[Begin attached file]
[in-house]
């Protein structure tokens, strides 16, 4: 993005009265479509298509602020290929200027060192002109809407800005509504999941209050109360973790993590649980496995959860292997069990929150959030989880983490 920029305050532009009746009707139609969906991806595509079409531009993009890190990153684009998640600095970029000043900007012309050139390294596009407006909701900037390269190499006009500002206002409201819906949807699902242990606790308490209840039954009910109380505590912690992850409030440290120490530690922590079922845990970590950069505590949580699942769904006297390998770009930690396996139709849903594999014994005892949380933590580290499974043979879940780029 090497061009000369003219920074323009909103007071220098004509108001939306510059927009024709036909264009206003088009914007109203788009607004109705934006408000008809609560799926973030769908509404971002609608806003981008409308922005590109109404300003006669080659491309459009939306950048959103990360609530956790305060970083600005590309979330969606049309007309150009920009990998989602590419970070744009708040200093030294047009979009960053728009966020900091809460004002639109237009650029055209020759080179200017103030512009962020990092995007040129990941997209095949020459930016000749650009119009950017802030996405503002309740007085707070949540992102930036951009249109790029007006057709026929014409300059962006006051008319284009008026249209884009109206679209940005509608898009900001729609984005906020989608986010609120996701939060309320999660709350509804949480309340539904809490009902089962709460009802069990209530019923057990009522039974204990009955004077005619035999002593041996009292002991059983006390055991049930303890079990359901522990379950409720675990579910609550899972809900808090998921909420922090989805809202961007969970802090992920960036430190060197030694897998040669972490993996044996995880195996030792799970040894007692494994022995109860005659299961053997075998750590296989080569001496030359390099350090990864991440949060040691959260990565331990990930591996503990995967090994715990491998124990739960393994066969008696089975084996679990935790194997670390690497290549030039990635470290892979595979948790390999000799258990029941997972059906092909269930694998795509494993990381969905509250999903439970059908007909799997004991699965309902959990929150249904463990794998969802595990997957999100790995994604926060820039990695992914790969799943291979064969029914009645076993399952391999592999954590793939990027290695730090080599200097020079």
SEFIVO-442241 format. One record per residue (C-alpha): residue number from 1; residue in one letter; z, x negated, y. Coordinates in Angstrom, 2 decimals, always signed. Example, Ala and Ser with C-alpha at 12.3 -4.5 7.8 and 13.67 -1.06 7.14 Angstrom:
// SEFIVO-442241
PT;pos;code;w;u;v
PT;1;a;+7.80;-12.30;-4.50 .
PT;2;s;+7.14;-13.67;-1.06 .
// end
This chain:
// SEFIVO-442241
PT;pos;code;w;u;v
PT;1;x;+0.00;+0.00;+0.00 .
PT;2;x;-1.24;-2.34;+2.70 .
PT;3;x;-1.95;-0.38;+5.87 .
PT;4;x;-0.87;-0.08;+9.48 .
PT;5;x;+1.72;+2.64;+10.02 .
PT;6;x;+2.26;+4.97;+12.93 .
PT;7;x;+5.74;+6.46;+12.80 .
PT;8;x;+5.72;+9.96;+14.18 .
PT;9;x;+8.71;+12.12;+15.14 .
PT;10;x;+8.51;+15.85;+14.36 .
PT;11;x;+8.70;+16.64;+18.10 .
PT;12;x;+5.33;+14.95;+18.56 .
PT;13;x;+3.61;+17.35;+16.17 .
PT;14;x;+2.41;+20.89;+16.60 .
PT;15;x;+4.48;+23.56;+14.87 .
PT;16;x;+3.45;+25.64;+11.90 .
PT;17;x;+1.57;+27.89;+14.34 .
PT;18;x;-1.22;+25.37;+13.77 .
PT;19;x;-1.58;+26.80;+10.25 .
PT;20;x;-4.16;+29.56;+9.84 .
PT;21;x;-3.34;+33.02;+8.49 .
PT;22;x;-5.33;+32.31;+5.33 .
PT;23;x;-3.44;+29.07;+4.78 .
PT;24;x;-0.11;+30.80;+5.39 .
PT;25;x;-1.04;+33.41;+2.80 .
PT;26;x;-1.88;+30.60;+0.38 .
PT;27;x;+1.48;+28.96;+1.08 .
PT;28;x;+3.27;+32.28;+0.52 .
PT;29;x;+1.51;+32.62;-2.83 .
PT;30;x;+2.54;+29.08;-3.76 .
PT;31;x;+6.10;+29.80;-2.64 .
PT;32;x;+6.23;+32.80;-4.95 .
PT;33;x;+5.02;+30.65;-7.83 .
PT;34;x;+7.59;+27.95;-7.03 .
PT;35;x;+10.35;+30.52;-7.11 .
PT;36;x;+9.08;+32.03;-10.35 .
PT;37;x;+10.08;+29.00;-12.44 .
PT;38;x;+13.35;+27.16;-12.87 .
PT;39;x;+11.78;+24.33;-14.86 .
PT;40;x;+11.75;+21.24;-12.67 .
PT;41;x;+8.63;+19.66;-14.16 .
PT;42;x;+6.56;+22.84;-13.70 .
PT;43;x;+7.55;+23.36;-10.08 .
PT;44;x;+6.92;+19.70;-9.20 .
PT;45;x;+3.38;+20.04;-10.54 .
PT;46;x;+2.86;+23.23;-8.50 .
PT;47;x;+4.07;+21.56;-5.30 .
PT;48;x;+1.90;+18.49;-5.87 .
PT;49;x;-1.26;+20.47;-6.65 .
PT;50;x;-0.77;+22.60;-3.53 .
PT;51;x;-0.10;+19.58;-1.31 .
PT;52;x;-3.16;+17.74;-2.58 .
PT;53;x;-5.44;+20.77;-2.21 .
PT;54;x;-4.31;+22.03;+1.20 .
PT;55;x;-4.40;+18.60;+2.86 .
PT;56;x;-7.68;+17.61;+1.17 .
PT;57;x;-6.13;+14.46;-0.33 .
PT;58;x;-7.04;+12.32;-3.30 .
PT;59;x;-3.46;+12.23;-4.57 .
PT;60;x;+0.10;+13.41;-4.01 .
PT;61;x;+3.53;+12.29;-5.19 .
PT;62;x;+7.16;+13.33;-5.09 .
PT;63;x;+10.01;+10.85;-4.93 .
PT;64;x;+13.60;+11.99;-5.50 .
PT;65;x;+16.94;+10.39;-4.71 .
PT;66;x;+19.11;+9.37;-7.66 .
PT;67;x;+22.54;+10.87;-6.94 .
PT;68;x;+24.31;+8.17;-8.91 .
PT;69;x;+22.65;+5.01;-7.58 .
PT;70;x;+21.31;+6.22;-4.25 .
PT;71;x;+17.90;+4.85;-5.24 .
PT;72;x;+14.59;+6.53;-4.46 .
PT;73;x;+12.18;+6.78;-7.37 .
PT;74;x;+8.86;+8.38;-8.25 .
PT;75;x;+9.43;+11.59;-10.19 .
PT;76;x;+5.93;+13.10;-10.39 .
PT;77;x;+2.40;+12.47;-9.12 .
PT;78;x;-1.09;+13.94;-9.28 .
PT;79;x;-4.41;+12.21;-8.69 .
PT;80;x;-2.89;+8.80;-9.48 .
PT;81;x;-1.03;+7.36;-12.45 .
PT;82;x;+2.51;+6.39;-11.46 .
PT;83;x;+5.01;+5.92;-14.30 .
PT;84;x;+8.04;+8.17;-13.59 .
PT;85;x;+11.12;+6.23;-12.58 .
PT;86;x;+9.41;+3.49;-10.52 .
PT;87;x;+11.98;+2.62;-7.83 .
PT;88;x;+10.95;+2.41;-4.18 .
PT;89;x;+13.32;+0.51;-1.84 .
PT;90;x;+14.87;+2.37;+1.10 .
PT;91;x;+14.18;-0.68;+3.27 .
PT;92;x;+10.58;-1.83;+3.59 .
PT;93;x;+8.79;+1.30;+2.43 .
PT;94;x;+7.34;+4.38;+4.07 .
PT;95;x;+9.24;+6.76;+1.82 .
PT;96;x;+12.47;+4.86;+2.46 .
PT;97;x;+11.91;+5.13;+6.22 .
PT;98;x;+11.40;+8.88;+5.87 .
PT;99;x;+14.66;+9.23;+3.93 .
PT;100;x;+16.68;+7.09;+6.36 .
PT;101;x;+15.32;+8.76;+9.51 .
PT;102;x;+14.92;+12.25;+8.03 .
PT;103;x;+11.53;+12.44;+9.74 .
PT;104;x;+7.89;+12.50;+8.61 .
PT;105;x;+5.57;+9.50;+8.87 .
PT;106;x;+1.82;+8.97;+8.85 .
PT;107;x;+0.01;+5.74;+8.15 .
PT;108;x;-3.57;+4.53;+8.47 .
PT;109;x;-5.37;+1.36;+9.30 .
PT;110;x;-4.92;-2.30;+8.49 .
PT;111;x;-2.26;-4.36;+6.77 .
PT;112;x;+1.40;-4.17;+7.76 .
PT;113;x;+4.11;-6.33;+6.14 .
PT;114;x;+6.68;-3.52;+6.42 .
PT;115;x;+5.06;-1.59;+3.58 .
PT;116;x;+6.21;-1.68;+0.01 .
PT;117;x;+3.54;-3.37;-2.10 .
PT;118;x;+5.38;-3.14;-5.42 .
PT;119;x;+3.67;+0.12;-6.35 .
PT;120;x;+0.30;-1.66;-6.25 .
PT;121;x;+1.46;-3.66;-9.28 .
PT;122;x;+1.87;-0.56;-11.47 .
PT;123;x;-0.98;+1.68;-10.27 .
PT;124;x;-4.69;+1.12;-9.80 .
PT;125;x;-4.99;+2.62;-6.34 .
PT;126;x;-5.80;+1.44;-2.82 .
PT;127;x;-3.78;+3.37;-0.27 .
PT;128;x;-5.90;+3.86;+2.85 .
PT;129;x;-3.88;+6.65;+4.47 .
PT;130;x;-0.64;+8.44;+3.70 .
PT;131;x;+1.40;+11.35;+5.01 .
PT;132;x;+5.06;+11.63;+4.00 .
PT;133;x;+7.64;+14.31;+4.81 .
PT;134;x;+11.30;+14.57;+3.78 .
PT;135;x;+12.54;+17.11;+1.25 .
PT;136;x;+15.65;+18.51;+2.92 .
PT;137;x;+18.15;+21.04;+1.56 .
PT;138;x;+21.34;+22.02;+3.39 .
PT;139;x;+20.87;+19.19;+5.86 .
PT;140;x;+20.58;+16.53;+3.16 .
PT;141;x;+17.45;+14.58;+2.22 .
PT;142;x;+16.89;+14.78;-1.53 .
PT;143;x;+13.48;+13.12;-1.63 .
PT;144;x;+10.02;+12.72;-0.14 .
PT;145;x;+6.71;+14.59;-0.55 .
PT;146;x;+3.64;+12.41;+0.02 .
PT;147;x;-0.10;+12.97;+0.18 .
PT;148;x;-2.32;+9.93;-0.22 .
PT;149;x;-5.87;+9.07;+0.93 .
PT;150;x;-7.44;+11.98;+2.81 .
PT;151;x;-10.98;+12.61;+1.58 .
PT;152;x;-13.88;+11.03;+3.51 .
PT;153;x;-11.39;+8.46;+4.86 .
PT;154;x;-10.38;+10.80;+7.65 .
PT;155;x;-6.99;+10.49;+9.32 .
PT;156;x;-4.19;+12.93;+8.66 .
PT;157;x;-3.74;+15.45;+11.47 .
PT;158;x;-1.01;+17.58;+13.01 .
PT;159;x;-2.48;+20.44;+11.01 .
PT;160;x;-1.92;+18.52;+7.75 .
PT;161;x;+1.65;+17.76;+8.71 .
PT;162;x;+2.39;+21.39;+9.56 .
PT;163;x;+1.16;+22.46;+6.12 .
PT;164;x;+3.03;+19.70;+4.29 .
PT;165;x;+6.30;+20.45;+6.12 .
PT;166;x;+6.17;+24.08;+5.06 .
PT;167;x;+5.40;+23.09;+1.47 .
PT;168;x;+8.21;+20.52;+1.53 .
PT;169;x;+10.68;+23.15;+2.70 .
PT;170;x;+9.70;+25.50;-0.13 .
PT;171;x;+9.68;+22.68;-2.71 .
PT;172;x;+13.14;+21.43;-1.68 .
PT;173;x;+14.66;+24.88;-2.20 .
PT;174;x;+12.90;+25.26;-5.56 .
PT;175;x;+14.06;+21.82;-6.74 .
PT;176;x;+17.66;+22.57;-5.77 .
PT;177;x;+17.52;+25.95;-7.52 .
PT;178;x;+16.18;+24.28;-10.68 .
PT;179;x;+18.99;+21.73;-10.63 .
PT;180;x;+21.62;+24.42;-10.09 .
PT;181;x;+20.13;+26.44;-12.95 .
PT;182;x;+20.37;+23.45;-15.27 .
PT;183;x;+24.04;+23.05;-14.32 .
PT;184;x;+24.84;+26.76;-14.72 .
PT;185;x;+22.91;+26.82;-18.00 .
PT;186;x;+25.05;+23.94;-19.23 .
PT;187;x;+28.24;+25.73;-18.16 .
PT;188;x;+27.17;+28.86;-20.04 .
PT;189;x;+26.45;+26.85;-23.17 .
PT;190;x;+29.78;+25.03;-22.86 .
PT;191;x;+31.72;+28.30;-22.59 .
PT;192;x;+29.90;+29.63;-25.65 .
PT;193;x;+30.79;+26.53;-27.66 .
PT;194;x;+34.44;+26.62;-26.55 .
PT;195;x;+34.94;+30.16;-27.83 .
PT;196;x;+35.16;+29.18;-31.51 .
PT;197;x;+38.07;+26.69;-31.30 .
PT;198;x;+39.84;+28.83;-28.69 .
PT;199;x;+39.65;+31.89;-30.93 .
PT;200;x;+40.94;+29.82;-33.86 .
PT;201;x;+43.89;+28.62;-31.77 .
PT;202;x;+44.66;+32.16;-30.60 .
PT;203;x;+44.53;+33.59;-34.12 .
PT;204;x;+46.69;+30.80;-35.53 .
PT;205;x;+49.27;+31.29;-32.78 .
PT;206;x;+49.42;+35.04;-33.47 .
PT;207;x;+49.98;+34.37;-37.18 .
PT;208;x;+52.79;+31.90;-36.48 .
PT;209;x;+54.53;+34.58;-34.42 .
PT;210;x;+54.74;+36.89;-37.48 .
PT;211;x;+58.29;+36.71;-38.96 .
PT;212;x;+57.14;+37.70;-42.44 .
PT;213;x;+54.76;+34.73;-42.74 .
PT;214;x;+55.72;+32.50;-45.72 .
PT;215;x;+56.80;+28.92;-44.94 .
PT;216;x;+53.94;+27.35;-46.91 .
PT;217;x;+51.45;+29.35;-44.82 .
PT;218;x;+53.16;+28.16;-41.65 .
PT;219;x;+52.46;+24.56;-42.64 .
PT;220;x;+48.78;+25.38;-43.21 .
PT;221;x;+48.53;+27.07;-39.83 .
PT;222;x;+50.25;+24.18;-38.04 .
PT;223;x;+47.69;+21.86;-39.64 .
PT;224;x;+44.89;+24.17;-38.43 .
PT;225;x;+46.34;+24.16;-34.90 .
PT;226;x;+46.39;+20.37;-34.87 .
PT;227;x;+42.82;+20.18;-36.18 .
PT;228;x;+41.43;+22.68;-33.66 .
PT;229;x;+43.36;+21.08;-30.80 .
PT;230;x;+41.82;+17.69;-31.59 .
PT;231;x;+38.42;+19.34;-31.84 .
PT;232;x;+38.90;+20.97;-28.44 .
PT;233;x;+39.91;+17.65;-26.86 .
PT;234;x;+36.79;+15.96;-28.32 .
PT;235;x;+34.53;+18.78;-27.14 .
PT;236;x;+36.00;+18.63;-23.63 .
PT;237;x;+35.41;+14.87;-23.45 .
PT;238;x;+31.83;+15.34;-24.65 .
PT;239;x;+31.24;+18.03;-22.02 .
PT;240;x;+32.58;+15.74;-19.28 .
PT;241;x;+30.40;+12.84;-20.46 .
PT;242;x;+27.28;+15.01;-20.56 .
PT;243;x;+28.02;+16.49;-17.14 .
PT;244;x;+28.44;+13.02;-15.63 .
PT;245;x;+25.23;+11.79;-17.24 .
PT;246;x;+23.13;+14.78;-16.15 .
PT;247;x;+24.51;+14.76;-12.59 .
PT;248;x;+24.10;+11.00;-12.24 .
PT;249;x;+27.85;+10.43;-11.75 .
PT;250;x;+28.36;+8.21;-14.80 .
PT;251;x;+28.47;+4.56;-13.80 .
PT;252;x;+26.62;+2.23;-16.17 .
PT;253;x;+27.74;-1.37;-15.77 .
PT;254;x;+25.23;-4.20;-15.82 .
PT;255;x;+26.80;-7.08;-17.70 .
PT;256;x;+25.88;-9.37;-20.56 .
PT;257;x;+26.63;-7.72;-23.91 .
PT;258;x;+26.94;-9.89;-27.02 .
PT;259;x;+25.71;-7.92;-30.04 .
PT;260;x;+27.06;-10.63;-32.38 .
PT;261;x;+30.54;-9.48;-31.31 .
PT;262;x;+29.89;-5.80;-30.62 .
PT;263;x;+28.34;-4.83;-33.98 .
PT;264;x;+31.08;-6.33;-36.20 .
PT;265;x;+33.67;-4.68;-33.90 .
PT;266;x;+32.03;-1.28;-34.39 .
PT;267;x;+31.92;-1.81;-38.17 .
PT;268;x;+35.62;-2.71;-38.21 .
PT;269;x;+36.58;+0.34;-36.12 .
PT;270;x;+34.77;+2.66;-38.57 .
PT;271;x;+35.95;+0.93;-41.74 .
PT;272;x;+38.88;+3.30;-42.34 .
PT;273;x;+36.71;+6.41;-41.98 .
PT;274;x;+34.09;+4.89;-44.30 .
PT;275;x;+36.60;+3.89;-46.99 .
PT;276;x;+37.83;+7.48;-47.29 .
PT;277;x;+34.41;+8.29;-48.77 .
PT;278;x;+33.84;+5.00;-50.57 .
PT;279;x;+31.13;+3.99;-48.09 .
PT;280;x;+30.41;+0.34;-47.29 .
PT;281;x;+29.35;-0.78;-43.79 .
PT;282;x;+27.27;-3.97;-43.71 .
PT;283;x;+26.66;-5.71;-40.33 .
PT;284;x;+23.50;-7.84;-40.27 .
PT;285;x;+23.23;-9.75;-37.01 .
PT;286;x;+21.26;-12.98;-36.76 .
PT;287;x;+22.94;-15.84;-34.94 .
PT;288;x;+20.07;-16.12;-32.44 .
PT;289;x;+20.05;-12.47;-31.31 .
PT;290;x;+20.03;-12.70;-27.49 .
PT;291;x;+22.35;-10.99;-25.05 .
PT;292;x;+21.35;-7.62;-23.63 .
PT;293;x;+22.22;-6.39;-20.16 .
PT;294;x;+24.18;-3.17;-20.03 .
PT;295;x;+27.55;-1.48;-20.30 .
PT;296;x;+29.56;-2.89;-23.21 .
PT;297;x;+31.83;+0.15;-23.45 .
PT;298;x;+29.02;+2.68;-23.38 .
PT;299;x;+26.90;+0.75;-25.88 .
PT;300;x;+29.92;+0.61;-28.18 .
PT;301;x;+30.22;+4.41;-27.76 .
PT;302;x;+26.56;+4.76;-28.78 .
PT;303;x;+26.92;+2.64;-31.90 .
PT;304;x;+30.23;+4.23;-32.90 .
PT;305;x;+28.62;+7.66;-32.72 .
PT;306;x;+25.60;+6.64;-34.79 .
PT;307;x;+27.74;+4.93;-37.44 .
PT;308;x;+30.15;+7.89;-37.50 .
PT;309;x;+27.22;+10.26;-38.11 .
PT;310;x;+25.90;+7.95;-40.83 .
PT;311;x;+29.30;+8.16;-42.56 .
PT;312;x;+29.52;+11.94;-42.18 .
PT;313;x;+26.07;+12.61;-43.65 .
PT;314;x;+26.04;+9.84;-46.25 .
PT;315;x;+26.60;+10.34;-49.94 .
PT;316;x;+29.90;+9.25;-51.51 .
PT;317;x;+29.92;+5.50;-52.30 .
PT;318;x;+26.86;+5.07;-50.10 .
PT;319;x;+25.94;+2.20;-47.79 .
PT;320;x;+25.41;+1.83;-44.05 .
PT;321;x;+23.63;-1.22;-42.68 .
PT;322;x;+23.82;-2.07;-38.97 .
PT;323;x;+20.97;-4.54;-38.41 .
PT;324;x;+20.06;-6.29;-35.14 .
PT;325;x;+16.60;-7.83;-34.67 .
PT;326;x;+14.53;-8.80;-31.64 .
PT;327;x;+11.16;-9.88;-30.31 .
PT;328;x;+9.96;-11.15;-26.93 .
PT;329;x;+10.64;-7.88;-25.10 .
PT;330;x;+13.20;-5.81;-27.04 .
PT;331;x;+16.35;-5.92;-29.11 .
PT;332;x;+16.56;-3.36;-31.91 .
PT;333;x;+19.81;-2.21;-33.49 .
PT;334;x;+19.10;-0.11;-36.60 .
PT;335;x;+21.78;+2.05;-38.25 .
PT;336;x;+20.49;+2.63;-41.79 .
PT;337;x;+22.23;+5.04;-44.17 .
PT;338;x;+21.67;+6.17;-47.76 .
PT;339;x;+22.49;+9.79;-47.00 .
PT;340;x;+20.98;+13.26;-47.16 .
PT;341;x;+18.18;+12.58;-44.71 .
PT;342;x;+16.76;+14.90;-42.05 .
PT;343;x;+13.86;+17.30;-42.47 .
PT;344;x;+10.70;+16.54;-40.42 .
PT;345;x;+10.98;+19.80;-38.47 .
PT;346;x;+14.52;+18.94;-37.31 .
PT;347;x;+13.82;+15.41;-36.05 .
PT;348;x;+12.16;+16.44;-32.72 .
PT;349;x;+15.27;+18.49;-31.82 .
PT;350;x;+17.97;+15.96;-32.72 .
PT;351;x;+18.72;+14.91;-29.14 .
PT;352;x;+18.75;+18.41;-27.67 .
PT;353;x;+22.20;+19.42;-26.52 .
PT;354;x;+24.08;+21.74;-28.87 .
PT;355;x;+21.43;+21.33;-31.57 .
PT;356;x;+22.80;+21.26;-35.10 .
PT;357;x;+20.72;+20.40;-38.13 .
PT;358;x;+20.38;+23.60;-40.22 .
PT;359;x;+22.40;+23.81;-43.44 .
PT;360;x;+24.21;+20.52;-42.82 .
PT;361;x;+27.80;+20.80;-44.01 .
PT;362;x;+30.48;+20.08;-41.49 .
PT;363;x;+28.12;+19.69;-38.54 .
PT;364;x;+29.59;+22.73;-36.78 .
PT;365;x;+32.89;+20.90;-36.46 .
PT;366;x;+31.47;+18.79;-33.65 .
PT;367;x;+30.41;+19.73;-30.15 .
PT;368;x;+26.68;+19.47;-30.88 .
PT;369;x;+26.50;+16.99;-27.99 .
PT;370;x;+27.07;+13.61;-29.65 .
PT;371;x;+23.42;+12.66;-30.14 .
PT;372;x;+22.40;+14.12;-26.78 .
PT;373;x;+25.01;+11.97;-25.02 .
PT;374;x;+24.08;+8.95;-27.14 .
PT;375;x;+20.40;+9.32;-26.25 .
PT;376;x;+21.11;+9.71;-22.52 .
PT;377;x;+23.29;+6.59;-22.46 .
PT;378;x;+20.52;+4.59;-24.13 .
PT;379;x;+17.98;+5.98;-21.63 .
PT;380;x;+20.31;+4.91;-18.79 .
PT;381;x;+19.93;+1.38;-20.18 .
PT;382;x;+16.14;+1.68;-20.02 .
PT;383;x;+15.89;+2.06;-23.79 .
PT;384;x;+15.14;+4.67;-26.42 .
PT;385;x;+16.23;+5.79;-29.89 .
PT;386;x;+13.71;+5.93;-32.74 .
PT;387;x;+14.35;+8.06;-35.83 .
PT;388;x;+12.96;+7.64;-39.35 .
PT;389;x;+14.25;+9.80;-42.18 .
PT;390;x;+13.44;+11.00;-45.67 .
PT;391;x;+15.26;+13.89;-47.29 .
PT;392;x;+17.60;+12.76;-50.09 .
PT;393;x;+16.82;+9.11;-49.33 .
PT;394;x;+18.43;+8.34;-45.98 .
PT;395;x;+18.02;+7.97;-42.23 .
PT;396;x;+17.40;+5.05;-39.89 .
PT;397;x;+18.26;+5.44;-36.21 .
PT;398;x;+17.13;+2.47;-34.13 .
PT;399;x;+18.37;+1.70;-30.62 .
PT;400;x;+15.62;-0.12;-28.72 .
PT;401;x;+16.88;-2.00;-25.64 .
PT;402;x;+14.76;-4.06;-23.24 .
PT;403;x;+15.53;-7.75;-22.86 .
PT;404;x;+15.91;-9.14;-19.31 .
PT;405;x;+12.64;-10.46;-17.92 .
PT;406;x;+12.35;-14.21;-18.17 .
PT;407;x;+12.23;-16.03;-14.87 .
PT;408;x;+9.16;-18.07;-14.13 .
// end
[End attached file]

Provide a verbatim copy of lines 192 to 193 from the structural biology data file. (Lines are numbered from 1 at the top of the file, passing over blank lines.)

PT;181;x;+20.13;+26.44;-12.95 .
PT;182;x;+20.37;+23.45;-15.27 .